- US S&P Global Composite PMI reported an increase in October, reaching 51.0 from 50.2. The Services PMI experienced growth, reaching 50.9, while the Manufacturing PMI rose to 50.0.
- Investors will likely shift their focus on the US Core Personal Consumption Expenditures (PCE) on Friday.
Technical Analysis: Australian Dollar hovers below the major resistance at 0.6350
The Australian Dollar trades higher around 0.6330 on Friday aligned with the major barrier at the 0.6350 level, rebounding from the yearly low at 0.6270 followed by the key support around the 0.6250 major level. The 21-day Exponential Moving Average (EMA) at 0.6352 emerges as the key resistance, following the 0.6400 major level. A breakthrough above this resistance can reach around the 23.6% Fibonacci retracement level at 0.6417.
AUD/USD: Daily Chart
Australian Dollar price today
The table below shows the percentage change of Australian Dollar (AUD) against listed major currencies today. Australian Dollar was the strongest against the New Zealand Dollar.
The heat map shows percentage changes of major currencies against each other. The base currency is picked from the left column, while the quote currency is picked from the top row. For example, if you pick the Euro from the left column and move along the horizontal line to the Japanese Yen, the percentage change displayed in the box will represent EUR (base)/JPY (quote).
Australian Dollar FAQs
One of the most significant factors for the Australian Dollar (AUD) is the level of interest rates set by the Reserve Bank of Australia (RBA). Because Australia is a resource-rich country another key driver is the price of its biggest export, Iron Ore. The health of the Chinese economy, its largest trading partner, is a factor, as well as inflation in Australia, its growth rate and Trade Balance. Market sentiment – whether investors are taking on more risky assets (risk-on) or seeking safe-havens (risk-off) – is also a factor, with risk-on positive for AUD.
The Reserve Bank of Australia (RBA) influences the Australian Dollar (AUD) by setting the level of interest rates that Australian banks can lend to each other. This influences the level of interest rates in the economy as a whole. The main goal of the RBA is to maintain a stable inflation rate of 2-3% by adjusting interest rates up or down. Relatively high interest rates compared to other major central banks support the AUD, and the opposite for relatively low. The RBA can also use quantitative easing and tightening to influence credit conditions, with the former AUD-negative and the latter AUD-positive.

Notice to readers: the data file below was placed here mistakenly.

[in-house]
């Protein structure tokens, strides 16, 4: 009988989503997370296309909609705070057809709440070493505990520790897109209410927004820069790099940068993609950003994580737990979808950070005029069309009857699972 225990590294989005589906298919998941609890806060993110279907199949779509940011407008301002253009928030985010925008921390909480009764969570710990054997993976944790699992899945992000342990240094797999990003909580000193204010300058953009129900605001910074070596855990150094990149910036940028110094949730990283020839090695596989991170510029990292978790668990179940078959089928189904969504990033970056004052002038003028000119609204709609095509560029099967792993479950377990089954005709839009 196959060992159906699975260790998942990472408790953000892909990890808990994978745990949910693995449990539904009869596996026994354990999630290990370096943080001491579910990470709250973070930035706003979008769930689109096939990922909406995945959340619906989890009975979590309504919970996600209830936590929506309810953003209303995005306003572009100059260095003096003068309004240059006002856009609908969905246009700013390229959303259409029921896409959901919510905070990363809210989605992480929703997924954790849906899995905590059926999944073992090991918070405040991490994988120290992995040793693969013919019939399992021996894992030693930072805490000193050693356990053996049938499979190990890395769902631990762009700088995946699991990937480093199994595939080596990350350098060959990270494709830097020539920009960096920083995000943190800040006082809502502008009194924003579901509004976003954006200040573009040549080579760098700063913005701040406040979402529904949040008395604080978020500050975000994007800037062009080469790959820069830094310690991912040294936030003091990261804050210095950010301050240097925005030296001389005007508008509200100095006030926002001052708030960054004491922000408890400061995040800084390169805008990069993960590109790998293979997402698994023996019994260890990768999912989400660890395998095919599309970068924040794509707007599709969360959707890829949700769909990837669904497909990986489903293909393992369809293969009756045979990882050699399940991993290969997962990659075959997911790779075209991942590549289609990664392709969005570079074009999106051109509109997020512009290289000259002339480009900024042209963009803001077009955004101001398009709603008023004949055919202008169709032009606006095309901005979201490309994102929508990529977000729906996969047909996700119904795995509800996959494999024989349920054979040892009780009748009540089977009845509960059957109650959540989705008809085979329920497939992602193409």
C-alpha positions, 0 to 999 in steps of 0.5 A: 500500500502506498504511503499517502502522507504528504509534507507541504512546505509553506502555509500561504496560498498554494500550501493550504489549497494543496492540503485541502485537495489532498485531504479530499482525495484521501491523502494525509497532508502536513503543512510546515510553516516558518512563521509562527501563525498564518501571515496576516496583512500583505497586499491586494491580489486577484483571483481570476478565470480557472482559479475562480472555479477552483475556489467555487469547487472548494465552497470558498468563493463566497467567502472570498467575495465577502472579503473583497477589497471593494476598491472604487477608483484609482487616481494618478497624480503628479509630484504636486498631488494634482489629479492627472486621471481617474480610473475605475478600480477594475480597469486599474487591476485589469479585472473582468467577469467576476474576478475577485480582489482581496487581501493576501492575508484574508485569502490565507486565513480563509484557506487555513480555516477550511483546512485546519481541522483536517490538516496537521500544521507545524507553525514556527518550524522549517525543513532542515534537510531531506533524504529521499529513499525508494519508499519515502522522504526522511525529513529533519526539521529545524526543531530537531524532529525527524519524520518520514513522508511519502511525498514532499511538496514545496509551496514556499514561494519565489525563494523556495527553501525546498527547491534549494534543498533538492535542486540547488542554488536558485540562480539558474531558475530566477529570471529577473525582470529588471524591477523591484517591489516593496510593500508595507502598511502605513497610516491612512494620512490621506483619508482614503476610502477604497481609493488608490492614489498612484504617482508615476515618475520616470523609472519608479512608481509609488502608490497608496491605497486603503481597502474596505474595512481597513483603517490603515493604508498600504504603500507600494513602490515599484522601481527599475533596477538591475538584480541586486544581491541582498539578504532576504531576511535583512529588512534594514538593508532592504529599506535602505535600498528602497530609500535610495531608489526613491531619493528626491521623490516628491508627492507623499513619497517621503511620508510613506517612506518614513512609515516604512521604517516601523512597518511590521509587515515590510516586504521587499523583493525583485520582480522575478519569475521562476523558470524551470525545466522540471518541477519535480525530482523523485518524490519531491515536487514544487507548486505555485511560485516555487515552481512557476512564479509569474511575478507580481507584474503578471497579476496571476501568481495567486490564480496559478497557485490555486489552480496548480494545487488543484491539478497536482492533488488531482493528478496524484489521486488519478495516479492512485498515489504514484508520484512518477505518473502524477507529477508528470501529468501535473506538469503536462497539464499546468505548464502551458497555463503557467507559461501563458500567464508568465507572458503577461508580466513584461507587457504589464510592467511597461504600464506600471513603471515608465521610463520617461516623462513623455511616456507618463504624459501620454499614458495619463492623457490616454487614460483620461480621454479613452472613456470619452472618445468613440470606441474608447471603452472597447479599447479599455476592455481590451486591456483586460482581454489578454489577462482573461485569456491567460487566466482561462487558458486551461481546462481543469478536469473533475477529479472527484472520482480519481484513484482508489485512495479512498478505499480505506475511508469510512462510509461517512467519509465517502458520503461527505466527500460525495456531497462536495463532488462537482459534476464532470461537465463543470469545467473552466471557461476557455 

China is Australia’s largest trading partner so the health of the Chinese economy is a major influence on the value of the Australian Dollar (AUD). When the Chinese economy is doing well it purchases more raw materials, goods and services from Australia, lifting demand for the AUD, and pushing up its value. The opposite is the case when the Chinese economy is not growing as fast as expected. Positive or negative surprises in Chinese growth data, therefore, often have a direct impact on the Australian Dollar and its pairs.
Iron Ore is Australia’s largest export, accounting for $118 billion a year according to data from 2021, with China as its primary destination. The price of Iron Ore, therefore, can be a driver of the Australian Dollar. Generally, if the price of Iron Ore rises, AUD also goes up, as aggregate demand for the currency increases. The opposite is the case if the price of Iron Ore falls. Higher Iron Ore prices also tend to result in a greater likelihood of a positive Trade Balance for Australia, which is also positive of the AUD.
The Trade Balance, which is the difference between what a country earns from its exports versus what it pays for its imports, is another factor that can influence the value of the Australian Dollar. If Australia produces highly sought after exports, then its currency will gain in value purely from the surplus demand created from foreign buyers seeking to purchase its exports versus what it spends to purchase imports. Therefore, a positive net Trade Balance strengthens the AUD, with the opposite effect if the Trade Balance is negative.